In this contribution, we have presented the results of calculations to determine the refractory composition of planetesimals and planets by combining the planet formation model of Alibert et al. (2005, 2013) with a chemical model, where compositions are ruled by equilibrium condensation in a self-consistent way. The main results of the study are as follows:

  • Using the planet formation in a self-consistent way, it has beenshown that a large diversity of planets can be formed when startingwith different disk parameters but identical chemical bulkcompositions of the solar nebula.

  • Planets formed can be either terrestrial (i.e, rocky) planets (19%), icy planets (66%), or gas giants (15%).

  • Rocky planets contain less than 1wt % of volatile compounds.

  • Gas giants and icy planets are composed of ~55 wt % of refractory material (respectively ~65 wt %) for a model “without” (respectively a model “with”) refractory organic compounds. In a case of a stellar nebula of solar composition, refractory organic compounds can represent up to 40 wt % of solids accreted by a planet.

  • Silicates dominate the refractory composition of the disks at every distance to the star with a concentration up to 65 wt % for the planetesimals in the inner part of the disk and 45 wt % in the outer parts. Major silicate minerals species are MgSiO3, Mg2SiO4, and Mg3Si2O5(OH)4.

  • The two models described in this study give similar results for rocky planets, but the absence of refractory organic compounds of the refractory system (model “without” ) gives results that are closer to what is observed for the solar system.

  • Refractory material represents from 50% to 100% of the mass of solids accreted by a planet that has an ice/rock ratio of up to 1, which is in good agreement with other models but which is smaller than the value used in recent planet formation models. This ratio also depends on the position of the iceline.

  • We find similar results as Lewis (1972) for Mercury-like planets with 70 wt % of Fe. However, the calculations do not consider the radial drift of planetesimals so far, which could lead to a smaller abundance by a factor of 2.

  • Different disks are required to explain the diversity of the formed planets. Using the planet formation model in a self-consistent way is also needed.

  • Irradiation moves the position of the iceline outwards. Consequently, the planets formed are richer in refractory elements.

The results of this study are in good agreement with cometary observations with chemical abundances known for CI chondrites and the solar photosphere Delgado Mena et al. (2010). They are also consistent with the previous work of Elser et al. (2012). In a future study, we will extend the model to non-solar composition, include the radial drift of planetesimals, and compute the radii of planets in a self-consistent way using the results from this study.


1

Clathrates are cages of water that can trap other volatile compounds such as CO, H2S and CH4.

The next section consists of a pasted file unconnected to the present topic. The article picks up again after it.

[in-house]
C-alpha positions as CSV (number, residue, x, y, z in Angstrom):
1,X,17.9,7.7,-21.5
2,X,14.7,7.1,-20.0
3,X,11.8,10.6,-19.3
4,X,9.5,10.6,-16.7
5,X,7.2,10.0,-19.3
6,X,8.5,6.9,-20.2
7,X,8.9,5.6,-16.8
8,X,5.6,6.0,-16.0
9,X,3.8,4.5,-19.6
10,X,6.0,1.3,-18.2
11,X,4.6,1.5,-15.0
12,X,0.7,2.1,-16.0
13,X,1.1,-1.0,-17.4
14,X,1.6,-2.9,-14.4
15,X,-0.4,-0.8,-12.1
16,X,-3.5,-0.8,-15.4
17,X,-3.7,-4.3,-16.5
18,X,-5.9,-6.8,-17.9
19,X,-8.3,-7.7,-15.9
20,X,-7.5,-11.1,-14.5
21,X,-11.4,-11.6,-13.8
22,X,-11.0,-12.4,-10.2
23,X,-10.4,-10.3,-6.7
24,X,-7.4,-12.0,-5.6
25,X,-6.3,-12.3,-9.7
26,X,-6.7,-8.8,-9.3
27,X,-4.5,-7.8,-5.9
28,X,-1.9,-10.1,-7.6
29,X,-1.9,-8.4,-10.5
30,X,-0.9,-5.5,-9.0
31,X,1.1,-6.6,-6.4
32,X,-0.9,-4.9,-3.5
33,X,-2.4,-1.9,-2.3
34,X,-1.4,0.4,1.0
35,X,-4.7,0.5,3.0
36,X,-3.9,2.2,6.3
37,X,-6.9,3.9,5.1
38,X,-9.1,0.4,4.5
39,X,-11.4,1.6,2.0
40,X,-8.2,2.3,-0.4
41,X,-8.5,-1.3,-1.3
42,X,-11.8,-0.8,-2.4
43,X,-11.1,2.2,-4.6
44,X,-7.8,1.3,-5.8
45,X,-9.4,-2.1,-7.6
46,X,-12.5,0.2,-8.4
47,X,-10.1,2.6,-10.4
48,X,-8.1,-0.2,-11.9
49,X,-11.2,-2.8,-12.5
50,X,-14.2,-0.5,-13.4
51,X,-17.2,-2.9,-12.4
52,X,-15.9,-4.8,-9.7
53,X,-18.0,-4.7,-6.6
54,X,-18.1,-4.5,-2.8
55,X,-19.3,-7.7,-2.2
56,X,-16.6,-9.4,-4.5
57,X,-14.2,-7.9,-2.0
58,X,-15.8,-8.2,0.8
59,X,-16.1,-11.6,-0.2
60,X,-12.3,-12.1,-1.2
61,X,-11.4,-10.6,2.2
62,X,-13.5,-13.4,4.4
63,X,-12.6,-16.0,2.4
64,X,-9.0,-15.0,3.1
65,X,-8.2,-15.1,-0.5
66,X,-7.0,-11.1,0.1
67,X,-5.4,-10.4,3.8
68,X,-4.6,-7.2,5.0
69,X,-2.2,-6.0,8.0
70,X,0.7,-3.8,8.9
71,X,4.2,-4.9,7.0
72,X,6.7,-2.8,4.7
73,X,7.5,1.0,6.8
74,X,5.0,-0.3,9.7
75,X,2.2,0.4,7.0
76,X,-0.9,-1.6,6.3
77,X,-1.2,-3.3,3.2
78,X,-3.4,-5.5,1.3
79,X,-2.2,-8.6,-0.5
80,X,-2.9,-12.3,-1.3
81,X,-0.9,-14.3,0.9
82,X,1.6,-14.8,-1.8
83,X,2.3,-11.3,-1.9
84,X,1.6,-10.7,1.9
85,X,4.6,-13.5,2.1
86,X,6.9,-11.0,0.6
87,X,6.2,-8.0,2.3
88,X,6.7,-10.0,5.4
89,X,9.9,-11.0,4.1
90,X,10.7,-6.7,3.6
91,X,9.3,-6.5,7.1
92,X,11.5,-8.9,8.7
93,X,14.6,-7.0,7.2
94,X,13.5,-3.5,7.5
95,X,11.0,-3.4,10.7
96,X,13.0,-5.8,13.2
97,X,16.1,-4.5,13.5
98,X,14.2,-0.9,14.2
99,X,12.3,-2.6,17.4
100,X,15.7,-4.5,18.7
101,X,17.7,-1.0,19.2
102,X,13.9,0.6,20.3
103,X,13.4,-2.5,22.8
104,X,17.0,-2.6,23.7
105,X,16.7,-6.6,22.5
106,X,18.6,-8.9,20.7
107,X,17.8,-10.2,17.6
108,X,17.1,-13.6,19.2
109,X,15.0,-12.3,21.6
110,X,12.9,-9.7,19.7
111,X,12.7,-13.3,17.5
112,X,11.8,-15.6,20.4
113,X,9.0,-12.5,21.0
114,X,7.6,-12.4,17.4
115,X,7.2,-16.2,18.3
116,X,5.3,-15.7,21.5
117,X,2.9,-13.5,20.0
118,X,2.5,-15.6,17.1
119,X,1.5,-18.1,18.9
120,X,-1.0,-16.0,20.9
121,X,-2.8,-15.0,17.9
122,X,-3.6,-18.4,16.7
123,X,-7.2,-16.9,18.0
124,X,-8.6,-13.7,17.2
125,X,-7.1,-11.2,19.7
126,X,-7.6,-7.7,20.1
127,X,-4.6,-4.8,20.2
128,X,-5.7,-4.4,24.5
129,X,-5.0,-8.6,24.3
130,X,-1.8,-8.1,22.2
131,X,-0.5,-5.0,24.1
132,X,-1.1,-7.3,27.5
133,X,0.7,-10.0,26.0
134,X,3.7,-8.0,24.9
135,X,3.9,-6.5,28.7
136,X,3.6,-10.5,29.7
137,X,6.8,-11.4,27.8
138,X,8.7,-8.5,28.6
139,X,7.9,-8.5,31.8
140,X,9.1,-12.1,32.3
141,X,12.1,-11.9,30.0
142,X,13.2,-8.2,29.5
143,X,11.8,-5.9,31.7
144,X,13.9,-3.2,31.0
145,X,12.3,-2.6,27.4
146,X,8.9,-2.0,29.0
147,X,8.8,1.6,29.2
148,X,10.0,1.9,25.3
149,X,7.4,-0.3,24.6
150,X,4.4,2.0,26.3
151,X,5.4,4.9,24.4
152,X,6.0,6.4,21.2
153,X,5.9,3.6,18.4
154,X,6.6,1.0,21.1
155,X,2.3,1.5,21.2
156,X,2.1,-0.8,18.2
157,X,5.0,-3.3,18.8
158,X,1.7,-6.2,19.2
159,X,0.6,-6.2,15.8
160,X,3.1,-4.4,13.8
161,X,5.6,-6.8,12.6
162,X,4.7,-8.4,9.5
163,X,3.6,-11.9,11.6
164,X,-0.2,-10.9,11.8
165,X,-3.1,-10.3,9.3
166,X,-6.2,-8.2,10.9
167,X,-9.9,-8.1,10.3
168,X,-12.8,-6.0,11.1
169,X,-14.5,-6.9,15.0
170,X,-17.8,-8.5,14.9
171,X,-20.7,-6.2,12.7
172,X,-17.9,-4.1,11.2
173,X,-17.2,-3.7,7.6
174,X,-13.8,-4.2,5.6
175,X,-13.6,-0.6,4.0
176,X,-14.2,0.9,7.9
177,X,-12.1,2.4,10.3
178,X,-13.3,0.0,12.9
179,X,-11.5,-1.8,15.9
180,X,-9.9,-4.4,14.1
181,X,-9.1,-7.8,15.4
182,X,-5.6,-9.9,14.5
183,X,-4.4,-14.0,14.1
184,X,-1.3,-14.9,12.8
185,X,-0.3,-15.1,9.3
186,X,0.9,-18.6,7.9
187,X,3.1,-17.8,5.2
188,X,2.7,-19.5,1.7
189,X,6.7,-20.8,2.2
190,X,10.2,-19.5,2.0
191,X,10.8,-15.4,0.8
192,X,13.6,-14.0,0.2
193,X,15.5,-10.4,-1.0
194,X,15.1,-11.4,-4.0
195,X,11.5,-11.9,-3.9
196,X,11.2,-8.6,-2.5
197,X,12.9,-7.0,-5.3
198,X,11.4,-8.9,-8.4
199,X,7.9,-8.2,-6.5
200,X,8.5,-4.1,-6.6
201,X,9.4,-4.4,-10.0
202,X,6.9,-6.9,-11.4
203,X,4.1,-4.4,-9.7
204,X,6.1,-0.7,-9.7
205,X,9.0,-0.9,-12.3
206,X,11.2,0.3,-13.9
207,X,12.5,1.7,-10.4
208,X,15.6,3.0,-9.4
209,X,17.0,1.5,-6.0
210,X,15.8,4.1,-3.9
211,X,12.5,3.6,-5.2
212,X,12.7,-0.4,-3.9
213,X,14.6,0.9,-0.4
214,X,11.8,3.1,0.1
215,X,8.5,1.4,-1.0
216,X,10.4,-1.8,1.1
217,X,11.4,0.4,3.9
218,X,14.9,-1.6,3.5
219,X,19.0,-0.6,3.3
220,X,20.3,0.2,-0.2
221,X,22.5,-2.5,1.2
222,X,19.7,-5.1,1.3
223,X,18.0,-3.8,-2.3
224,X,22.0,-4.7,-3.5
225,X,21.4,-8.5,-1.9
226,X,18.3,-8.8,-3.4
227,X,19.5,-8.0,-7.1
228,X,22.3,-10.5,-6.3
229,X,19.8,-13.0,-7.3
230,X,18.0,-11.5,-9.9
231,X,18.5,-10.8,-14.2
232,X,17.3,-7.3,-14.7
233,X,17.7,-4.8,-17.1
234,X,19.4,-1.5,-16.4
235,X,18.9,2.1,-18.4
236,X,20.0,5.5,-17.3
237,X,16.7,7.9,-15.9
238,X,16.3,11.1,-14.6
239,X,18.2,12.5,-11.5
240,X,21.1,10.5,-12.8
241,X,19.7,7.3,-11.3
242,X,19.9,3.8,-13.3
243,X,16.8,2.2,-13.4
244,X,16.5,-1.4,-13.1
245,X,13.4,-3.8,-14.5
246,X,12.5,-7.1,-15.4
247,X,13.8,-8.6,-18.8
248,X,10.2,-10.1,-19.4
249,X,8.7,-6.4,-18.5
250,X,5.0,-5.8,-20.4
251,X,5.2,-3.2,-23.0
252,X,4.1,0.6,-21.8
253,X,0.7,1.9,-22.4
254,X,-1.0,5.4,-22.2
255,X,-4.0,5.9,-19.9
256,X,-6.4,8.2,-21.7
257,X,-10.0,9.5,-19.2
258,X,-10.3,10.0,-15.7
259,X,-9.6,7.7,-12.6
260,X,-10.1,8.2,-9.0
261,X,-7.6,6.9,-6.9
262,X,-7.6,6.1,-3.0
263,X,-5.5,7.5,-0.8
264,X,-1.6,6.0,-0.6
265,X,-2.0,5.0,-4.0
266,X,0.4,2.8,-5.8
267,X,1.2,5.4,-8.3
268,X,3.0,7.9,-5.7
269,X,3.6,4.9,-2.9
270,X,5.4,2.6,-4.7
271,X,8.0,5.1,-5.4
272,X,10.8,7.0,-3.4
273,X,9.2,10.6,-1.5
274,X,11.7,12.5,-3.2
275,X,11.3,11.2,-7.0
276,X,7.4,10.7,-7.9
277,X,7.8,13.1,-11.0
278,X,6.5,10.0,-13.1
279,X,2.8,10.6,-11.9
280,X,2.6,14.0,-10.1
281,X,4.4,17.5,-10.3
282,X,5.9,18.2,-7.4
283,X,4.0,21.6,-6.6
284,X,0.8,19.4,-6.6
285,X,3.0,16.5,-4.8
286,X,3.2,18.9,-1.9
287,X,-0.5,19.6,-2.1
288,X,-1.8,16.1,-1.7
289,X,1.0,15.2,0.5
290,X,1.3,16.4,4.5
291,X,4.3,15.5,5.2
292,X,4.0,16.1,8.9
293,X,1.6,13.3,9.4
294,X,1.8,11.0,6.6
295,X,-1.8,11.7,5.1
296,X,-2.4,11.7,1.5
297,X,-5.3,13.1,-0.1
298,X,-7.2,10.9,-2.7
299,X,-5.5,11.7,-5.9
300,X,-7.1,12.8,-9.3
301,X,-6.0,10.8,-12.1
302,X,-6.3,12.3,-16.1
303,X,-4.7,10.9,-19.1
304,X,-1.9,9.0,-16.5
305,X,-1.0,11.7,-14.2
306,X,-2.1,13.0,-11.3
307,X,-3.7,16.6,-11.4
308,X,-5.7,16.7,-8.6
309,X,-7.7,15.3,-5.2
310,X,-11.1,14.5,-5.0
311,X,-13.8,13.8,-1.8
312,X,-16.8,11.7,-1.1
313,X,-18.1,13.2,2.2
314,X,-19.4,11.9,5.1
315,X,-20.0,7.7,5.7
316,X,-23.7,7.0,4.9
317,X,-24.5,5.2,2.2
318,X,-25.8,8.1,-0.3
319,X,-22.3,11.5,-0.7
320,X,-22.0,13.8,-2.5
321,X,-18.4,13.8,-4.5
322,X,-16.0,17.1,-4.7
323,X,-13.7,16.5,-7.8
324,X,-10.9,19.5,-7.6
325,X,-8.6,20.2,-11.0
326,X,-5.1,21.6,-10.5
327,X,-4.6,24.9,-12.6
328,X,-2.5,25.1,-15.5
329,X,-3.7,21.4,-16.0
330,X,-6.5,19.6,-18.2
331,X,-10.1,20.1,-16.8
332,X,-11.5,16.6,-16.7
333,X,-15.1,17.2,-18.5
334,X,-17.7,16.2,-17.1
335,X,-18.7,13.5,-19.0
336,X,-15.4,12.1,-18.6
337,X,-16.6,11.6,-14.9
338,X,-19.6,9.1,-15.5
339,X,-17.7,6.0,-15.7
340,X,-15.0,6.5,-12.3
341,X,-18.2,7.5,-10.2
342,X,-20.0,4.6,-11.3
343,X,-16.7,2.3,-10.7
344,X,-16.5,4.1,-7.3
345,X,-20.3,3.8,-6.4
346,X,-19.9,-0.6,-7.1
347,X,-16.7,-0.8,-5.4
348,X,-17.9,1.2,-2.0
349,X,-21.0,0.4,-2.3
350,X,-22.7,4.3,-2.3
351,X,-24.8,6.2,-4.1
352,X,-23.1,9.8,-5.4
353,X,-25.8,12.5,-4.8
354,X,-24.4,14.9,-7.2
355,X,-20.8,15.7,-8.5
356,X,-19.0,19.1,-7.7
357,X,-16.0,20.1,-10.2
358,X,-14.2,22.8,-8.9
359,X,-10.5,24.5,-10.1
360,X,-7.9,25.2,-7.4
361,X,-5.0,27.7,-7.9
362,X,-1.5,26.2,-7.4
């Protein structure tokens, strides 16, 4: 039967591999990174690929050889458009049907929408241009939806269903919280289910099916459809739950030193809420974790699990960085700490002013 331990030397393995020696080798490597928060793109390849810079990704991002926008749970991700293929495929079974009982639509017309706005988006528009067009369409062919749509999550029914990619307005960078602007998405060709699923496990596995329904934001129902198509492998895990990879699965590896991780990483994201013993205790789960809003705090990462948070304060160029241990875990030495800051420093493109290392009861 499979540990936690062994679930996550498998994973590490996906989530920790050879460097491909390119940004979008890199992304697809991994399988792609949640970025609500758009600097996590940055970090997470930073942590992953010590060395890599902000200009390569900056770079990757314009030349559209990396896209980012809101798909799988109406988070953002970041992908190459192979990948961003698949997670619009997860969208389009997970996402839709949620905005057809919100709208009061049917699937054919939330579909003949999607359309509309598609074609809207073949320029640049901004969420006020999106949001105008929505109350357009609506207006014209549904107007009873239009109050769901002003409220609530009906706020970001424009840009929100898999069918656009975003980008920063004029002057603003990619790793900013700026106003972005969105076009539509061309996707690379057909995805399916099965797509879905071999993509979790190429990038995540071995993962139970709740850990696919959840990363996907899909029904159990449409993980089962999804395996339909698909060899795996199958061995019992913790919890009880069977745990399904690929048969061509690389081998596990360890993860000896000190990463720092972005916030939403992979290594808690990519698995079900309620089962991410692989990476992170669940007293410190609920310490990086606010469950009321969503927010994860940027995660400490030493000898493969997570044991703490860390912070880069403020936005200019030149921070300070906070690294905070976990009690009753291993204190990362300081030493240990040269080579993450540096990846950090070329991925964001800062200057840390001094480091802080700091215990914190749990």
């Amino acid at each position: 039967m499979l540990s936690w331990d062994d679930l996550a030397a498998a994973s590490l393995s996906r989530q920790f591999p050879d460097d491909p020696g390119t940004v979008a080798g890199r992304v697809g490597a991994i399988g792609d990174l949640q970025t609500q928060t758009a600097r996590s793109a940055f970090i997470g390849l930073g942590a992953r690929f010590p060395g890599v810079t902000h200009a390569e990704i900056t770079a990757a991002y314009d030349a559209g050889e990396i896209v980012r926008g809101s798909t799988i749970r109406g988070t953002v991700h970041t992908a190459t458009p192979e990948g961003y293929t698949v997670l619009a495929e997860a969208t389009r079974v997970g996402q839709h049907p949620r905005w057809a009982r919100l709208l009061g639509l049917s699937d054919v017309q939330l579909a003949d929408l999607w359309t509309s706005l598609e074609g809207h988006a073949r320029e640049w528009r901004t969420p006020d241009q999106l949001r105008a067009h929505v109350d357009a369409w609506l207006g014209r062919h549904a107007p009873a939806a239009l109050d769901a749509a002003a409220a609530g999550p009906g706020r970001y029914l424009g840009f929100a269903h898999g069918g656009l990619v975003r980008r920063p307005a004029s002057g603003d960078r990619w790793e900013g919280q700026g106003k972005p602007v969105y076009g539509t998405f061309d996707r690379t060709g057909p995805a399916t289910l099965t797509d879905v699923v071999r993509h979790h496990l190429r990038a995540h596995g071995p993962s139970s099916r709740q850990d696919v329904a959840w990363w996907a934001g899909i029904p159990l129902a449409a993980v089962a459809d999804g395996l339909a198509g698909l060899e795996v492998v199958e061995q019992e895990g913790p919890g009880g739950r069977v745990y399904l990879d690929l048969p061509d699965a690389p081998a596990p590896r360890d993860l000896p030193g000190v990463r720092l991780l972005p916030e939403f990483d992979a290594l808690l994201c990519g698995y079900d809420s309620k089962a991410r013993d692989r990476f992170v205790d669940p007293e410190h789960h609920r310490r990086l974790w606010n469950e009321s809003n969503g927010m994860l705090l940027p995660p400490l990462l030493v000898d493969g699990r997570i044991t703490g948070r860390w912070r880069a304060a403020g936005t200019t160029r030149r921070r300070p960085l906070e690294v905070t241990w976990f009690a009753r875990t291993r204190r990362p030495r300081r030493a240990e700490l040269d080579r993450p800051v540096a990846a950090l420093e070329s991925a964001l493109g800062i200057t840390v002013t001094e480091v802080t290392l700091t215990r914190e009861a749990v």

Acknowledgments

This work was supported by the European Research Council under grant 239605, the Swiss National Science Foundation, and the Center for Space and Habitability of the University of Bern.

References

All Tables

Table 1

List of inorganic refractory phases considered in the calculations (Bond et al. 2010a).

Table 2

Initial elemental abundance of gaseous atoms in the nebula expressed in the astronomical log scale (Lodders 2003).

Table 3

Fraction of atoms in volatile, refractory inorganic, and refractory organic components expressed as percentages of the solar nebula values.

Table 4

Characteristics of disk models (from Alibert et al. 2013).

Table 5

Typical and unusual elemental abundances for rocky planets (population A) derived in this work in wt %.

Table 6

Planetary abundances in wt % (Fe, O, Mg, Al, Si, Ca) or weight ppm (C, Na) of Mercury and Venus (Morgan & Anders 1980), Earth (Kargel & Lewis 1993) and Mars (Lodders & Fegley Jr 1997)

All Figures

thumbnail Fig. 1

Refractory mass fraction relative to all condensed molecules as a function of the distance to the star in five disks of different masses (acore = 14 AU and γ = 0.8, fixed). The position where the fraction drops is the position of the iceline.

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In the text
thumbnail Fig. 2

Mass fraction of refractory compounds (rocks) relative to all condensed compounds (organic+inorganic) and ice to rock ratio as a function of distance to the star. This plot is shown for one of the simulated disks with Σ0 = 95.844 g cm-2, acore = 46 AU and γ = 0.9. In blue the rocks mass fraction in the model “without” is plotted; in black, we plot the ices to rocks ratio in the model “without”. In green, we show the same as blue but for model “with”; in red, the same as black but for model “with”.

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In the text
thumbnail Fig. 3

Refractory fraction relative to the total mass of the planet (solids + gas) for the model “without” organic compounds.

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In the text
thumbnail Fig. 4

Refractory mass fraction relative to all condensed molecules as a function of the mass of solids accreted by the planet and the final position of the planets. The top panel a) shows results for the model “with” refractory organics and the bottom panel b) shows results for the model “without” refractory organics (see Table 3).